The beauty of the internet is that you have instant access to all kinds of fabulous information.
The dark side is that advertisers know that.
We are constantly marketed to, some of them obvious (like an ad on TV or in a magazine), and some not so obvious. (Product placement in a movie or a cool new Facebook app).
When you’re a deal hunter, you really notice it. The e-mails clog your inbox. The Tweets and Facebook updates are constant interruptions. You’re constantly encouraged to “Buy Now!” and tempted with great offers. I am aware of how much that can wear on you, especially if you’re broke. That’s one of the reasons that I try to only bring you the very best deals I find.
Of course there are other ways you can manage the onslaught of marketing during this time of year.
Set up a separate e-mail address. Have a separate e-mail account just for signing up for special offers or coupons. This will declutter your inbox and allow you to decide when you want to check for deals. You can visit your “deals” inbox when you’re in the market to buy.
Use filters in your e-mail. When you set up a filter in your e-mail, you tell your e-mail what folder to place your mail in based on keywords. For example, you could funnel all e-mail from Amazon into one folder, all e-mail from Toys ‘R Us into another. This will make looking for store-specific deals much easier.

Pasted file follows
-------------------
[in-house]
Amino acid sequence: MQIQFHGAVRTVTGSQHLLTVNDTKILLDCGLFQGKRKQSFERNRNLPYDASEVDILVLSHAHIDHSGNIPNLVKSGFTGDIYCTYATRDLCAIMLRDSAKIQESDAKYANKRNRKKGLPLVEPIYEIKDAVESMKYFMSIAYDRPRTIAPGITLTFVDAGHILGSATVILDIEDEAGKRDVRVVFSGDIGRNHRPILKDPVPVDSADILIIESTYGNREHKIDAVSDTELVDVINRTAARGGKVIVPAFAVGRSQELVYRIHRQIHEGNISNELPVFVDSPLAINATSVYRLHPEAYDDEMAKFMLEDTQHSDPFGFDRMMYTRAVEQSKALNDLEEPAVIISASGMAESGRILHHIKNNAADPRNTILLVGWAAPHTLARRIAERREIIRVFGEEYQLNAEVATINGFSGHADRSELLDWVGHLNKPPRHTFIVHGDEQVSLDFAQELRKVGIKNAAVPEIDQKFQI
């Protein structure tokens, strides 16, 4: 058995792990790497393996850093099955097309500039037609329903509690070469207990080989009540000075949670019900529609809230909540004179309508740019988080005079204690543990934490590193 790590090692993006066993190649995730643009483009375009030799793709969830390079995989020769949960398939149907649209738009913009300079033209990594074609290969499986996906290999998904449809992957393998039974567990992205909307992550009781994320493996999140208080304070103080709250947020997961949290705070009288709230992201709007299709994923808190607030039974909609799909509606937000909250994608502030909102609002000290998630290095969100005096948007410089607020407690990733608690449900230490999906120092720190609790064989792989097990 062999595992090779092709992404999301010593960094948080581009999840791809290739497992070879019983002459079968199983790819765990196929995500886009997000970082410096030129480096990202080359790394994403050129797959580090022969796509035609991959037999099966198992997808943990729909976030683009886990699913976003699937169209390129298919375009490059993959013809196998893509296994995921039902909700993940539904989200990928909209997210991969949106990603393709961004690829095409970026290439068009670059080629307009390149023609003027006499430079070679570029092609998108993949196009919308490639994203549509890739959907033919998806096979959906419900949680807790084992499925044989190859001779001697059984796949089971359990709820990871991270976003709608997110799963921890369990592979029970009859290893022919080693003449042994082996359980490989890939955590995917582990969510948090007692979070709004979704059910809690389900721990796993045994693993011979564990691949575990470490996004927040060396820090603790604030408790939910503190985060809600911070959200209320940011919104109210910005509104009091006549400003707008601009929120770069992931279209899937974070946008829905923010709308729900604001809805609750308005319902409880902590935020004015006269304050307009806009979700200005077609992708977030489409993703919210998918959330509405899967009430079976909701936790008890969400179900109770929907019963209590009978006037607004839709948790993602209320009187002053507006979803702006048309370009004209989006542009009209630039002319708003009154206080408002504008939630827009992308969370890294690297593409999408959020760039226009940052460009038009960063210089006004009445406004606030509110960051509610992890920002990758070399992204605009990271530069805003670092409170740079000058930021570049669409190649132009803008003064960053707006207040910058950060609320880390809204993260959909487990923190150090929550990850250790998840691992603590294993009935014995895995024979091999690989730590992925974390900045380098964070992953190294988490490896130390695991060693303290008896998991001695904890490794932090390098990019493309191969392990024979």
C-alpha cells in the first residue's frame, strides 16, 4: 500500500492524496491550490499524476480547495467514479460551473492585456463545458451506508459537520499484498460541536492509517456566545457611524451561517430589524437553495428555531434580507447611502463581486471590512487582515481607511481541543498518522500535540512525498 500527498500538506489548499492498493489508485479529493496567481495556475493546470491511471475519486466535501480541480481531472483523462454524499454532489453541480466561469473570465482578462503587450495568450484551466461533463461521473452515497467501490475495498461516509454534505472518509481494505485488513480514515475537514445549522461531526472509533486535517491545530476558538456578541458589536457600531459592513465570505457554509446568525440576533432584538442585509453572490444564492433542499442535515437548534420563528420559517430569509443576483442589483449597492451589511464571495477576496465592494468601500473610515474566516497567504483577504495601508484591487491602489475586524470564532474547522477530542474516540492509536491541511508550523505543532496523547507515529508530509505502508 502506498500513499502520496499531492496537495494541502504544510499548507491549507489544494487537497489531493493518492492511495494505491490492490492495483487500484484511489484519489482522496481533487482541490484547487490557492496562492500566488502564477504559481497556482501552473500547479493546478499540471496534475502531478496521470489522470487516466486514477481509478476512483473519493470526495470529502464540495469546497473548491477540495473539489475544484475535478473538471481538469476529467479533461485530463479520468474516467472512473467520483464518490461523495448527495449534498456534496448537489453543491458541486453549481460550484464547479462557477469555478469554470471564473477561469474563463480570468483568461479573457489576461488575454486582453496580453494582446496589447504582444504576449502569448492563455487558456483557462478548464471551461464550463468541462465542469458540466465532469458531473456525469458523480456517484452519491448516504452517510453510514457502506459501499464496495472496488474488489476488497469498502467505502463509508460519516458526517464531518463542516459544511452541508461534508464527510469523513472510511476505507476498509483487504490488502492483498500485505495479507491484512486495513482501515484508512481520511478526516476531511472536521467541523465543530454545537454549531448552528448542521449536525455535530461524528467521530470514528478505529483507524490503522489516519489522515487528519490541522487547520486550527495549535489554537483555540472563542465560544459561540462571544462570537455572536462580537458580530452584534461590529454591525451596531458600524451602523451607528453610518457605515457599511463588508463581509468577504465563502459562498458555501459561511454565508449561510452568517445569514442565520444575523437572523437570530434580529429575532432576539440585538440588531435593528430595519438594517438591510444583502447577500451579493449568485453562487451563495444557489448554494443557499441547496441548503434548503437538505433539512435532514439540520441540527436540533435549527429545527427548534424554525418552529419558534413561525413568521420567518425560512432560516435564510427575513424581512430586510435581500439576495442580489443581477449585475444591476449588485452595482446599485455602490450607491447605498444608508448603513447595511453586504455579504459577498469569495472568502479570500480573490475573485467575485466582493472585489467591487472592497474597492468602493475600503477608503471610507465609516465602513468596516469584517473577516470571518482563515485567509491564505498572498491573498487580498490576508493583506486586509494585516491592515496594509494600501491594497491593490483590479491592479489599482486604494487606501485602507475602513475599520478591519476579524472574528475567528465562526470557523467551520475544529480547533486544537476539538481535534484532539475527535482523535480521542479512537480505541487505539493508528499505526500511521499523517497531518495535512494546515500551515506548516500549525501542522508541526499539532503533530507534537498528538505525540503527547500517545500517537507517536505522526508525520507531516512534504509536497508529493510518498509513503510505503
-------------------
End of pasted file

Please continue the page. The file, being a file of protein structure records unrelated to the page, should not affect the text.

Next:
Create lists on Twitter. There are deals and giveaways to be had on Twitter, but sometimes it gets a little overwhelming. Create a list for businesses or deals and then visit the lists when you want.
Be wary of “liking” things on Facebook. Every time you “like” a company on Facebook, you are allowing them to market to you and, in many cases, allowing them to find out information about you and your spending habits. One of the ways I keep my Facebook news feed from sounding like an infomercial is to “like” the company or allow an app, get the coupon or special offer, and then “unlike” them. If you don’t want to “unlike” a company, you can choose to “Hide” their updates.
Take a media fast. Shut down the computer, turn off the TV, hide the magazines, and enjoy a day or two of freedom from temptation to buy.
This is one of the hardest times of year. We’re exposed to a ton of advertising and all of it is encouraging us to “BUY NOW!” Set a budget, and learn to say “no” to things that will compromise that budget. Learn to evaluate what is a good deal and what is just marketing hype.